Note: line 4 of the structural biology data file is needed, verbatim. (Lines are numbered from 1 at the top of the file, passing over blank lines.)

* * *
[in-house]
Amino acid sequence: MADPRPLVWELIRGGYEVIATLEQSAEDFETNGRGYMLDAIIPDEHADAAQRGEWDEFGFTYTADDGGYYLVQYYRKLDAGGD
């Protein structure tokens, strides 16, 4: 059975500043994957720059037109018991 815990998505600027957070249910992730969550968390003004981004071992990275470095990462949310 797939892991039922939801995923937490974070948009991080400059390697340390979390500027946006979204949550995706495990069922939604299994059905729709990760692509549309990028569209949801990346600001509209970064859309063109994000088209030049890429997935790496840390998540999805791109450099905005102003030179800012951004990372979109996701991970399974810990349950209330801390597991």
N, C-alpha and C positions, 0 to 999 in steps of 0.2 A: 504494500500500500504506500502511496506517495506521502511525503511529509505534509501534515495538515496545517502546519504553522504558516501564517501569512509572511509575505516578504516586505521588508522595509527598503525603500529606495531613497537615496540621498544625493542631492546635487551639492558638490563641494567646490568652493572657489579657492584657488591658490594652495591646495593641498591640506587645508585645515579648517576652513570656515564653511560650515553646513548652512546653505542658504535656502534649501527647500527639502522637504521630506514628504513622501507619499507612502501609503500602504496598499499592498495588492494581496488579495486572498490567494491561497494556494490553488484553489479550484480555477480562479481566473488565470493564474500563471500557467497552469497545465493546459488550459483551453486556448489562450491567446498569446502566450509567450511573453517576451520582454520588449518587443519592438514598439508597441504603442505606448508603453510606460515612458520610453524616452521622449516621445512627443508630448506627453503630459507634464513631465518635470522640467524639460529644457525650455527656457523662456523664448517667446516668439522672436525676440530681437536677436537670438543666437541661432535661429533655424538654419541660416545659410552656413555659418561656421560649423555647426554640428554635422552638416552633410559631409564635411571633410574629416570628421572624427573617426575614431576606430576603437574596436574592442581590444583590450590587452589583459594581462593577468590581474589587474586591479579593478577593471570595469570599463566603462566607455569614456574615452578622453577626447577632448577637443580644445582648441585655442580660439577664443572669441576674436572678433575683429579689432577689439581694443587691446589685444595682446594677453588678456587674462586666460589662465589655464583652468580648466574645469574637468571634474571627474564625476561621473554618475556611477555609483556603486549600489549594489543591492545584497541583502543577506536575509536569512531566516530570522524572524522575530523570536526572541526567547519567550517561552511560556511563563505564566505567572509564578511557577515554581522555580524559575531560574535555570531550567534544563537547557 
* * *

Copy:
N, C-alpha and C positions, 0 to 999 in steps of 0.2 A: 504494500500500500504506500502511496506517495506521502511525503511529509505534509501534515495538515496545517502546519504553522504558516501564517501569512509572511509575505516578504516586505521588508522595509527598503525603500529606495531613497537615496540621498544625493542631492546635487551639492558638490563641494567646490568652493572657489579657492584657488591658490594652495591646495593641498591640506587645508585645515579648517576652513570656515564653511560650515553646513548652512546653505542658504535656502534649501527647500527639502522637504521630506514628504513622501507619499507612502501609503500602504496598499499592498495588492494581496488579495486572498490567494491561497494556494490553488484553489479550484480555477480562479481566473488565470493564474500563471500557467497552469497545465493546459488550459483551453486556448489562450491567446498569446502566450509567450511573453517576451520582454520588449518587443519592438514598439508597441504603442505606448508603453510606460515612458520610453524616452521622449516621445512627443508630448506627453503630459507634464513631465518635470522640467524639460529644457525650455527656457523662456523664448517667446516668439522672436525676440530681437536677436537670438543666437541661432535661429533655424538654419541660416545659410552656413555659418561656421560649423555647426554640428554635422552638416552633410559631409564635411571633410574629416570628421572624427573617426575614431576606430576603437574596436574592442581590444583590450590587452589583459594581462593577468590581474589587474586591479579593478577593471570595469570599463566603462566607455569614456574615452578622453577626447577632448577637443580644445582648441585655442580660439577664443572669441576674436572678433575683429579689432577689439581694443587691446589685444595682446594677453588678456587674462586666460589662465589655464583652468580648466574645469574637468571634474571627474564625476561621473554618475556611477555609483556603486549600489549594489543591492545584497541583502543577506536575509536569512531566516530570522524572524522575530523570536526572541526567547519567550517561552511560556511563563505564566505567572509564578511557577515554581522555580524559575531560574535555570531550567534544563537547557 